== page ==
Chattanooga over the past 36 years has been fortunate to have at least three editorial cartoonists who have entertained the public with humor, sarcasm, ridicule and suggestions of often ignored recommendations on politics, sports and other subjects that would hopefully improve the image of the community that has periodically borne several titles such as the “Dynamo of Dixie”, “The Scenic City”, and most recently the “Gig City.”
Clay Bennett, a Pulitzer Prize recipient for Editorial Cartooning in 2002, of the current Chattanooga Times/Free Press since 2007, has inherited the burdens of informing the public on the above items and many others in his cartoons that are enjoyed by some readers and criticized by others. However, like other cartoonists, Clay has tickled and irritated his readers in ways that usually bring forth compliments and complaints. When he receives both he can be proud of his accomplishments!
Clay has the benefit of having a captive monopoly with the readers in the print media in Chattanooga with the merging of the former two separate local newspapers (Times and Free Press) that allows each to have a liberal (Times) or conservative (Free Press) as the Chattanooga Times/Free Press viewpoints.
Prior to Clay joining the Times, the paper's editorial cartoonist was Bruce Plante, beginning in 1985 who teased the increasingly conservative reading public with the Chattanooga Times prior to leaving for the Tulsa World in 2007. Bruce’s cartoons had a much more liberal point of view, but he dodged no one or any issue with his creative comments. He has won numerous state awards in Tennessee, Oklahoma, and the nation on timely subjects on education with his cartoons.
His 183-page pictorial treasure trove, “Predatory Plante”, published in 2001 and dedicated to his late mother, Nina Bernice Plante (1915-1990), covers many events from 1987-2001 and alternatively brings a tear to your eyes or a smile to your face as he sometimes not so gently probed the conscience of the local community, State of Tennessee and America.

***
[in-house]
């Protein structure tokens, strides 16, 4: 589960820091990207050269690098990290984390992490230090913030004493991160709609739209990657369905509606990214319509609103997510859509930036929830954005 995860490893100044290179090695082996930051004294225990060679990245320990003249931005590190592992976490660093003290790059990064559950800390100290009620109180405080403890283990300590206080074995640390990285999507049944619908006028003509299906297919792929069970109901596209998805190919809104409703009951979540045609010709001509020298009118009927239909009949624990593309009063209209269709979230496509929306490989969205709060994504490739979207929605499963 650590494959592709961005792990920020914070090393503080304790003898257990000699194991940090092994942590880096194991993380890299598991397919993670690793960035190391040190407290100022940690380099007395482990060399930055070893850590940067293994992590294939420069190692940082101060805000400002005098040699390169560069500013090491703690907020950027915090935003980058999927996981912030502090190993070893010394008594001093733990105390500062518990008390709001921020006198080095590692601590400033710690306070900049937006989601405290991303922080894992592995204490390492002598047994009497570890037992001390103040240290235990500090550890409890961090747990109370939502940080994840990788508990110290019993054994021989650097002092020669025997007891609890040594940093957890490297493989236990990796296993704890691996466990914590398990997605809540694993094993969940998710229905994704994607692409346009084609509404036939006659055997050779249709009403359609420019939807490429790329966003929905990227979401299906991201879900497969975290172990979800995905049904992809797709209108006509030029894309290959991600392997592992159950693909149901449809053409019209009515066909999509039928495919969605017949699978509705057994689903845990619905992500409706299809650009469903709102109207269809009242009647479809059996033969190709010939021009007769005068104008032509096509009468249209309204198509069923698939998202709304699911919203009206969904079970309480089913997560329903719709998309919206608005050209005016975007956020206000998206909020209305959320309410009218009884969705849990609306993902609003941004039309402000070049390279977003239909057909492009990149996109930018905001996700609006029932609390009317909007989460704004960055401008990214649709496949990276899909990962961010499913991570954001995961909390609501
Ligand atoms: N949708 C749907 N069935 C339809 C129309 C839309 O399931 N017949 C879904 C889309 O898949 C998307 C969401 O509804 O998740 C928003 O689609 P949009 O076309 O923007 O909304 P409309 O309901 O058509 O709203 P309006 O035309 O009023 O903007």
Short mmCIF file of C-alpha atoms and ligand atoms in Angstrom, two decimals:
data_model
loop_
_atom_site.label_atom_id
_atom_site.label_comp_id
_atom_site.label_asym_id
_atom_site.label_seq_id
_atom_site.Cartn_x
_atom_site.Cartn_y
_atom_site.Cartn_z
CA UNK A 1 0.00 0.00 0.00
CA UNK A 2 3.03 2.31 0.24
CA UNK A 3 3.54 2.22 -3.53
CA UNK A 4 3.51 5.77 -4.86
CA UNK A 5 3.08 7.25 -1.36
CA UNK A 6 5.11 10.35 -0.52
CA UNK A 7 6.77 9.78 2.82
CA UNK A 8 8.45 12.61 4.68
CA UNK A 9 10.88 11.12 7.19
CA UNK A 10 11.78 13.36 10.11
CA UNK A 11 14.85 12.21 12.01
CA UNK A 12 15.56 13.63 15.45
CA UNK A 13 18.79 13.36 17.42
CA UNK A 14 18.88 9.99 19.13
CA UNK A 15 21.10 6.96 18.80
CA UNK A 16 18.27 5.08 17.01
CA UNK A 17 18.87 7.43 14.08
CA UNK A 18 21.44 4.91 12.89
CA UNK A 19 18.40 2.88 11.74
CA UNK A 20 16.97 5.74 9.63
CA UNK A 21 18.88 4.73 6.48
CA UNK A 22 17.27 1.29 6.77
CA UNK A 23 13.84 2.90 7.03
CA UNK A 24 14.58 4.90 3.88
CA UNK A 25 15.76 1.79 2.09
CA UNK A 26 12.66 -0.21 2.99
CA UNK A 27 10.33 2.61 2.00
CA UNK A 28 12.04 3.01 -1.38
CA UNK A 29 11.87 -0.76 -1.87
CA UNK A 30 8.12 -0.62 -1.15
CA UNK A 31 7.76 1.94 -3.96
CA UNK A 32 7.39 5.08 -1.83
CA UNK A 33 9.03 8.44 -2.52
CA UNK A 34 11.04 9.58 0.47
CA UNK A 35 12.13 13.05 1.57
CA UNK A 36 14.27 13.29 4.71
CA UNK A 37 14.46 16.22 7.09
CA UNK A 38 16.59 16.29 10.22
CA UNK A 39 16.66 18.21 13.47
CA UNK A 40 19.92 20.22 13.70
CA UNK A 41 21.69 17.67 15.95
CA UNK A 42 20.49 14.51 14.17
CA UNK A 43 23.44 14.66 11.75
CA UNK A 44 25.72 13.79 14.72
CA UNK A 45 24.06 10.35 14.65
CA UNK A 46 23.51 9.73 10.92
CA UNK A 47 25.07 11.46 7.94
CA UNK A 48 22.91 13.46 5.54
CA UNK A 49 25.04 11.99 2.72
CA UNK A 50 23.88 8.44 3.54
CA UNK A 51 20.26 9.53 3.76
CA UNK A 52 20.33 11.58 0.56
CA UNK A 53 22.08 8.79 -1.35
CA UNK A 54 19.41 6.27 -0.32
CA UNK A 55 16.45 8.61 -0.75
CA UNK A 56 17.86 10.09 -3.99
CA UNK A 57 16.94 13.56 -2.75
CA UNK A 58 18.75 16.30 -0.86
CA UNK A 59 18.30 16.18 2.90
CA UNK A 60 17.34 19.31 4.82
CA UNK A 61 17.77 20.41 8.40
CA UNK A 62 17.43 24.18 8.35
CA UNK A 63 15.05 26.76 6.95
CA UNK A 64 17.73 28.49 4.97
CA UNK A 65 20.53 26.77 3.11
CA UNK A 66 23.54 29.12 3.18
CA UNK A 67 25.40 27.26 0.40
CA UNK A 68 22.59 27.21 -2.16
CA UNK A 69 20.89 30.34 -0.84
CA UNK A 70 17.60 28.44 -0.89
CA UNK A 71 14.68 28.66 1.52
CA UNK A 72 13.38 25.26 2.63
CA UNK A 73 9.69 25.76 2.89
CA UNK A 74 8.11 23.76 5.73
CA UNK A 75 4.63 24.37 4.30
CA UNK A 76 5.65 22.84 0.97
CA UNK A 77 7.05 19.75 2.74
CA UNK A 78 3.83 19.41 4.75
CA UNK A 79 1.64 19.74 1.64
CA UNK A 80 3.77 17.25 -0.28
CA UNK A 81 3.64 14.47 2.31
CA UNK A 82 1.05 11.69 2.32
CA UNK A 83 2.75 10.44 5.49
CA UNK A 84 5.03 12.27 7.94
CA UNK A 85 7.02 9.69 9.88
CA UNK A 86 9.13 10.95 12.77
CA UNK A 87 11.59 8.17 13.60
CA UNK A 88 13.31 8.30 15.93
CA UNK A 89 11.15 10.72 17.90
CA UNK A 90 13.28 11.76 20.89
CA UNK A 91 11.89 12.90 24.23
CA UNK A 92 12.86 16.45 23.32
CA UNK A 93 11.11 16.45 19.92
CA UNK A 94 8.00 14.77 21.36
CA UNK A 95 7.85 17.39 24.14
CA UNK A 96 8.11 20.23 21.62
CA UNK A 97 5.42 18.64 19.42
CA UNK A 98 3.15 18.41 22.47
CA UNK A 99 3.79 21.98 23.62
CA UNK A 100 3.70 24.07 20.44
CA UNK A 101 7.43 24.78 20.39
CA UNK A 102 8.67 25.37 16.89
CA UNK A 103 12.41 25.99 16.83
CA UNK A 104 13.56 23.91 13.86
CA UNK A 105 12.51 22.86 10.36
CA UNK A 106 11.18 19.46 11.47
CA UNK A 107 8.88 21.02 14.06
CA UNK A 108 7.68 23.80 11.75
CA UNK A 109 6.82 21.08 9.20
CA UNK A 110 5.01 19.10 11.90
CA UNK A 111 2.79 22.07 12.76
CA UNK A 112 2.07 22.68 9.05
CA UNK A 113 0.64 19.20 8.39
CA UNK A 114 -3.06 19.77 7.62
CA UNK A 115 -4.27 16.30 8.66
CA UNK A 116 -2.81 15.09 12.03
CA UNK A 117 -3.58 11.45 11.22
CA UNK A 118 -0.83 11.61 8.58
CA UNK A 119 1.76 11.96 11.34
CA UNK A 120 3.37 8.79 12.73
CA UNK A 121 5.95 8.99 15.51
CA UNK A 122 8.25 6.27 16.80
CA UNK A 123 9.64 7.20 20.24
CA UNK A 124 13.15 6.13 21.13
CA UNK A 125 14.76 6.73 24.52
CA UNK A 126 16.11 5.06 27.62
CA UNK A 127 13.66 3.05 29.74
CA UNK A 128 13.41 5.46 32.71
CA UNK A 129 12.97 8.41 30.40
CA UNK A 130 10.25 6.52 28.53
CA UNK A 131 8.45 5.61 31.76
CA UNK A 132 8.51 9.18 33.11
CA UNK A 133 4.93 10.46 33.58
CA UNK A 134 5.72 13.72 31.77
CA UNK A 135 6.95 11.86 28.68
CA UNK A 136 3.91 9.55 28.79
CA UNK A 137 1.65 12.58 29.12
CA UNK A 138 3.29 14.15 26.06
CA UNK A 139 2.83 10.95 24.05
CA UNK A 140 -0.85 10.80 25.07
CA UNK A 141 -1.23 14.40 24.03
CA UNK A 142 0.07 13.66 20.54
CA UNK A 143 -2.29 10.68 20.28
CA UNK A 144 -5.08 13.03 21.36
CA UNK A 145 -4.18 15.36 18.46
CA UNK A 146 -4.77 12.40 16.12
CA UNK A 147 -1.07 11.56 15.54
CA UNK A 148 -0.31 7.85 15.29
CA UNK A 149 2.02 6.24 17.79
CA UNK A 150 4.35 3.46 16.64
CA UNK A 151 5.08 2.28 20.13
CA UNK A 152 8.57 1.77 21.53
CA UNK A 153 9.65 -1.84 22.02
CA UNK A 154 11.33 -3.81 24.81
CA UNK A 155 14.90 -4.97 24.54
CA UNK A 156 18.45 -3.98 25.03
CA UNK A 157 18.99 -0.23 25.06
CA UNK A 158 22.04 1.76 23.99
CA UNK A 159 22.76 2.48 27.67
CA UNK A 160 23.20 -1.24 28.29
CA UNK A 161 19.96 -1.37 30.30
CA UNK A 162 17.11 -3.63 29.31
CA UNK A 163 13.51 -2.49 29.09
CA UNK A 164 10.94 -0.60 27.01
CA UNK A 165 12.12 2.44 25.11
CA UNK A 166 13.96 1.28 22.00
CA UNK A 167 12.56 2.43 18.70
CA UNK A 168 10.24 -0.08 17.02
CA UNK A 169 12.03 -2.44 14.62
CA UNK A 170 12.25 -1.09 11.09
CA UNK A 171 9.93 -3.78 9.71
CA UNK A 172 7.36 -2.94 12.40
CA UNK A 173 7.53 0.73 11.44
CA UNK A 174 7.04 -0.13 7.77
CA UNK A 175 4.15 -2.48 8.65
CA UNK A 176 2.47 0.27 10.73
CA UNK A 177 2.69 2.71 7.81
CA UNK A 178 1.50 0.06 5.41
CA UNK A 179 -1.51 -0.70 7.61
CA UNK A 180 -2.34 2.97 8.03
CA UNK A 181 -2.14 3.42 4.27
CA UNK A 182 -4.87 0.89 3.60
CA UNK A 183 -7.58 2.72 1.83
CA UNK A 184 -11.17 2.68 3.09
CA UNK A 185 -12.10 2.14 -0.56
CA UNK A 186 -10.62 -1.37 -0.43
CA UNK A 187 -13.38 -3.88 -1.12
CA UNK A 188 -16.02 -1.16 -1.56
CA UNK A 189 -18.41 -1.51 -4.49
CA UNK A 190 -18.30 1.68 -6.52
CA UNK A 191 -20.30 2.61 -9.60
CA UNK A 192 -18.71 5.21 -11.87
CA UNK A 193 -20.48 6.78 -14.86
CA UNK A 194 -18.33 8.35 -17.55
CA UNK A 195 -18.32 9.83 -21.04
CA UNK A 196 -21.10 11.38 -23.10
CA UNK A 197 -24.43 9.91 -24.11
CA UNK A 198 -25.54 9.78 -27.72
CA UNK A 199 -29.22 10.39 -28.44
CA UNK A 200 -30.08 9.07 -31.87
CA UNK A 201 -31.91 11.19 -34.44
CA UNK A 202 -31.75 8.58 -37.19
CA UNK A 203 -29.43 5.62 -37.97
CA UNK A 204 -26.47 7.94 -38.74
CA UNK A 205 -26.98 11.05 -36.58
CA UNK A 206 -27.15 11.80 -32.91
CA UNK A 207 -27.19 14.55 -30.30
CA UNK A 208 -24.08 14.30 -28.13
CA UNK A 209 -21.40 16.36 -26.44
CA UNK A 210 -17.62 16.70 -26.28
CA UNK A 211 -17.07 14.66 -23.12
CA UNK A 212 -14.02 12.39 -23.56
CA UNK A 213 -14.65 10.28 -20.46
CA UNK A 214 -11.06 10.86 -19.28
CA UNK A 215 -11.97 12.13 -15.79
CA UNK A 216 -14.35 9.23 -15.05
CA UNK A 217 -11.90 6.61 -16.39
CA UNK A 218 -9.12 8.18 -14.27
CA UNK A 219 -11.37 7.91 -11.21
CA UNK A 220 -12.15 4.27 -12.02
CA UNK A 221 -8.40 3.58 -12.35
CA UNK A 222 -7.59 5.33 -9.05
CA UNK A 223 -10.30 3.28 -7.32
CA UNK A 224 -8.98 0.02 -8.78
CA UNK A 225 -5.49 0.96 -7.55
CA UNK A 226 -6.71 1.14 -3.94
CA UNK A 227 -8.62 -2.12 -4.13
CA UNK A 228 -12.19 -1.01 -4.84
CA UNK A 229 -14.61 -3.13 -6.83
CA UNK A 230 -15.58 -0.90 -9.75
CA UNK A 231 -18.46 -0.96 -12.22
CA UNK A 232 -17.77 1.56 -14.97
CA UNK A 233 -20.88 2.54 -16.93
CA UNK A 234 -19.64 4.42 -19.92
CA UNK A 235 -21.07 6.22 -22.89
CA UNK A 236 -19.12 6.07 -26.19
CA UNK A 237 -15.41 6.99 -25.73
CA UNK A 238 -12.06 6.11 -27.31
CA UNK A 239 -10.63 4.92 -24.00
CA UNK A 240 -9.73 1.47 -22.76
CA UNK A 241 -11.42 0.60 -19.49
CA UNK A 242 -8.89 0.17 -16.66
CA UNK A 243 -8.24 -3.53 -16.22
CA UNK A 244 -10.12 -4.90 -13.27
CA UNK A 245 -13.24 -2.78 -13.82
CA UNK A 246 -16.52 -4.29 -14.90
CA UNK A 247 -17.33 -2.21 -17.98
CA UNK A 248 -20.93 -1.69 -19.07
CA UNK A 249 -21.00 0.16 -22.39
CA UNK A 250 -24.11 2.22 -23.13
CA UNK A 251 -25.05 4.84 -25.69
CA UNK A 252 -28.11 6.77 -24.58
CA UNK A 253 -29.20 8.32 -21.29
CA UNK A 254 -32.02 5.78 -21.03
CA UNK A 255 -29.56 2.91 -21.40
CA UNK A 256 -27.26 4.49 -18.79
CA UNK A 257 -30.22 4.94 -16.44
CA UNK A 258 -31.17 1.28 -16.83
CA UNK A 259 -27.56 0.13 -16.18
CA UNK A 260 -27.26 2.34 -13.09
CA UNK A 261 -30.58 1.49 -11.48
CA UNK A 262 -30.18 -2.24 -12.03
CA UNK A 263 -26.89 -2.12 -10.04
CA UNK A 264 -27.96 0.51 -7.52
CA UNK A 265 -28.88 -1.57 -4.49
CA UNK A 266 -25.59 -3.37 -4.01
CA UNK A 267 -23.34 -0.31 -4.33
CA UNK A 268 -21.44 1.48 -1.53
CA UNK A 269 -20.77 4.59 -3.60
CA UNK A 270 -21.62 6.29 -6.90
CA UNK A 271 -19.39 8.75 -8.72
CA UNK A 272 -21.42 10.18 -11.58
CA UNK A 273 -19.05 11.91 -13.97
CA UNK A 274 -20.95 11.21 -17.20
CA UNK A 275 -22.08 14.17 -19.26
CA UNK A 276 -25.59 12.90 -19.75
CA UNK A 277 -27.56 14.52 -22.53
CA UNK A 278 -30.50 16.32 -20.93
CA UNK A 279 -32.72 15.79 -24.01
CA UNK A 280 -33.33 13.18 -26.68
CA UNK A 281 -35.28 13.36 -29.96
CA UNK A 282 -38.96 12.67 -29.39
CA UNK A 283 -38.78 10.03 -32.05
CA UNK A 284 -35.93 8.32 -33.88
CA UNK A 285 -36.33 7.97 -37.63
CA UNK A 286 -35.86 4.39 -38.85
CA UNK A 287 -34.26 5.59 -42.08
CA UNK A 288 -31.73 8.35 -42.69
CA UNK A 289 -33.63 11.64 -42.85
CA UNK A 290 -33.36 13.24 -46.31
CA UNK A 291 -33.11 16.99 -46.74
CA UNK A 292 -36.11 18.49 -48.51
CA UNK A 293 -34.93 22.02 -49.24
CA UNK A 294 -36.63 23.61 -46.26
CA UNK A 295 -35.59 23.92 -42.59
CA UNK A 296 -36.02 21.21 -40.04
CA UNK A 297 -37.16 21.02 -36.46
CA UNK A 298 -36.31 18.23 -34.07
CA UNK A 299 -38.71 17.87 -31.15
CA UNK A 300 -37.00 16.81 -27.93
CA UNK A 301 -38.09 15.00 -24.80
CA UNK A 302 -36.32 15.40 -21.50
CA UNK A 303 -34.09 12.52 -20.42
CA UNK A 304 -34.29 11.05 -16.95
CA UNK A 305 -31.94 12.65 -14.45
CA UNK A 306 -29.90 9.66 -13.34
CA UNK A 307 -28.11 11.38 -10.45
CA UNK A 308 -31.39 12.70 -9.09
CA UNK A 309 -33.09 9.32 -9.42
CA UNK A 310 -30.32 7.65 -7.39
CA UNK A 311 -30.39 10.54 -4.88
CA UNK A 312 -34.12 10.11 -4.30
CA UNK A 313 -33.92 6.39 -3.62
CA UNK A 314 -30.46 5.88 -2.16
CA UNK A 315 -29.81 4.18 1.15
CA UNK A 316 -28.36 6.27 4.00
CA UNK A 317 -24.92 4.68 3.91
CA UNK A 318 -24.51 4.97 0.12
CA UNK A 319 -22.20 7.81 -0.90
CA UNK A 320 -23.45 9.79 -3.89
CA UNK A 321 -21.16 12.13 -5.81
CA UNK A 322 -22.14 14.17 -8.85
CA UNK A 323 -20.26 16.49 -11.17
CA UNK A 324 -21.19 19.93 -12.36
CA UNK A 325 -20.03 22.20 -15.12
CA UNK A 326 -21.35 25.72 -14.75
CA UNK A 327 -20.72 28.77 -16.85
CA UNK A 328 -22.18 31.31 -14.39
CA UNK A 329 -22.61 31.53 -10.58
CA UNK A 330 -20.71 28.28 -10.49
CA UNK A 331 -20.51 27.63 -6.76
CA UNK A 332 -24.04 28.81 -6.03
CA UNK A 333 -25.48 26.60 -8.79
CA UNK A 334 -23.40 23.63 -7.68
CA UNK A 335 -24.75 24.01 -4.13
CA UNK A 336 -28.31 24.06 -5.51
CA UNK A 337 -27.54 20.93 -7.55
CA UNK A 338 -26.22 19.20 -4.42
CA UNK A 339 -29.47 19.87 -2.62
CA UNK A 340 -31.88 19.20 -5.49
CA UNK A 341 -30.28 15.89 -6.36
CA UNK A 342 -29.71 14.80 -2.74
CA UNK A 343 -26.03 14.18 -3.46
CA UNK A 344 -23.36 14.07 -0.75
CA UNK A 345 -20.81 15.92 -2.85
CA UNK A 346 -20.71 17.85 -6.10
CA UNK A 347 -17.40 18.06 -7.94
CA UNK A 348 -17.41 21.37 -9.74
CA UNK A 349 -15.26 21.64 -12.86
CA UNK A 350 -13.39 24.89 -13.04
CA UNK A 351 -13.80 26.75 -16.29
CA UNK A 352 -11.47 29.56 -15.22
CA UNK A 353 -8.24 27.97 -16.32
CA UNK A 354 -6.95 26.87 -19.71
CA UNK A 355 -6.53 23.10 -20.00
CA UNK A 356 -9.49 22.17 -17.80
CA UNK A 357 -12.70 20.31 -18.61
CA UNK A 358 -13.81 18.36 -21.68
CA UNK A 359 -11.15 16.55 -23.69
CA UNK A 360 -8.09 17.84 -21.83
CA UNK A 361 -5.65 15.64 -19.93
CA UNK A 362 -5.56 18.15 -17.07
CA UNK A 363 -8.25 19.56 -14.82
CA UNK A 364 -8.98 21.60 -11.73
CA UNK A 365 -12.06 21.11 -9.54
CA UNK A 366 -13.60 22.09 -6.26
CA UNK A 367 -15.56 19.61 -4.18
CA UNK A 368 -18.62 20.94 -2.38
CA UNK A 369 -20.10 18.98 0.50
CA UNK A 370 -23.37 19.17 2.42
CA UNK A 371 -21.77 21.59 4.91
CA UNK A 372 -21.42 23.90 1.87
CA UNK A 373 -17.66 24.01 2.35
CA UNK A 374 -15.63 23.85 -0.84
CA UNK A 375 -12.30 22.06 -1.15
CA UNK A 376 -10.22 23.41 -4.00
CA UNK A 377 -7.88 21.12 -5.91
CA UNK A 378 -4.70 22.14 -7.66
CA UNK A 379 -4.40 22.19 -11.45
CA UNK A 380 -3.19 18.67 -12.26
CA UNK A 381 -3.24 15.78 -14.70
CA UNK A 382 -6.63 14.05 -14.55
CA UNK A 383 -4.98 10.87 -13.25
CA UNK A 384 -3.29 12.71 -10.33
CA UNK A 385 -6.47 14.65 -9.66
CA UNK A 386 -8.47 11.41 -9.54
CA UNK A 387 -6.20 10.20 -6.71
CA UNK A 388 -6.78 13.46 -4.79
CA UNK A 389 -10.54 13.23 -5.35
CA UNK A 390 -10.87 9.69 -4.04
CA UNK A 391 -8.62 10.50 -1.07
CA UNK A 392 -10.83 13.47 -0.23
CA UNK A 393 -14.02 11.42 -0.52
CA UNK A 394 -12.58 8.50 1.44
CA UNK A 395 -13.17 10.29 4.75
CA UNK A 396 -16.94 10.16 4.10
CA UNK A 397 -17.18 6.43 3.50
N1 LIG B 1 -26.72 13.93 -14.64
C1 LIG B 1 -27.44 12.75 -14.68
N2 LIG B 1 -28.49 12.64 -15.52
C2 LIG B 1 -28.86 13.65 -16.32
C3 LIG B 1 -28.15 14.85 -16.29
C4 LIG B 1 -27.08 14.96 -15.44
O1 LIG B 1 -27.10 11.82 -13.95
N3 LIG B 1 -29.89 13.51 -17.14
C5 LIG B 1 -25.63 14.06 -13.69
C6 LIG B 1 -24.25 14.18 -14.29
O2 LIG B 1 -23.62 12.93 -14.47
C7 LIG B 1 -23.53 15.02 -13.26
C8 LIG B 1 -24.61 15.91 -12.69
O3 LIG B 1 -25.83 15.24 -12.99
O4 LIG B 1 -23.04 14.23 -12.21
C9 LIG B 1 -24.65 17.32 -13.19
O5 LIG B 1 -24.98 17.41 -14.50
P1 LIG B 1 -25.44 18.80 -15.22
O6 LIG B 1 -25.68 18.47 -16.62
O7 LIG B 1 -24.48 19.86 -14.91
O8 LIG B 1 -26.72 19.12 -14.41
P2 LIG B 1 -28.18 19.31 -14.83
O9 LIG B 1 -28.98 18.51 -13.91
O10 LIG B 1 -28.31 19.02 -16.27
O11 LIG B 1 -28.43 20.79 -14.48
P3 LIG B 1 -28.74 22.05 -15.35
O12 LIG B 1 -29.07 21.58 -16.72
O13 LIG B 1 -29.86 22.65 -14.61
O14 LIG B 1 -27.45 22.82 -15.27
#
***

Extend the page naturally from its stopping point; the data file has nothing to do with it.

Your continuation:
If the Chattanooga Times Free Press, 400 E. 11th Street, Chattanooga, Tennessee, or planteink.com have any available copies it will be well worth your effort to try to purchase one.
The third member of the cartoon cartel who provided entertainment to our area was Bruce Bledsoe who claimed to be “a survivor of Highland Park,” and was also a Chattanooga illustrator in the community before Plante and Bennett. In his 1981 book “Growing Pains,” a humorous satirical critique of what was wrong with our area, he also threw sometimes not so gentle barbs at politicians and institutions. To observers of their habits, traits, and often peculiarities they were surprisingly accurate depictions.
A talented country and blue grass musician, he addressed the question in the beginning of his book when he was asked whether he “was afraid to publish a negative cartoon book about Chattanooga.”
His response was “Why should I, I played music in such places as Al Steils Dine and Dance, the Five O’Clock Club, and the Wagon Wheel on Signal Mountain Boulevard - That’s Fear!”
A copy of the entertaining non-Best Seller is available for review at the Chattanooga Public Library which also includes a “thank you” to Bruce’s equally caustic columnist at the Times, Bill Casteel, for his “editorial assistance.”
The traditions of satirical humor in caricatures created by Bruce Bledsoe and Bruce Plante and continued today by Clay Bennett still provide opportunities for local citizens to review and laugh at the past and hopefully provide productive suggestions for the future.
Can you imagine what entertainment they could provide with the crowded Mayoral race for the City of Chattanooga on the ballot for March 2, 2021 donnybrook?
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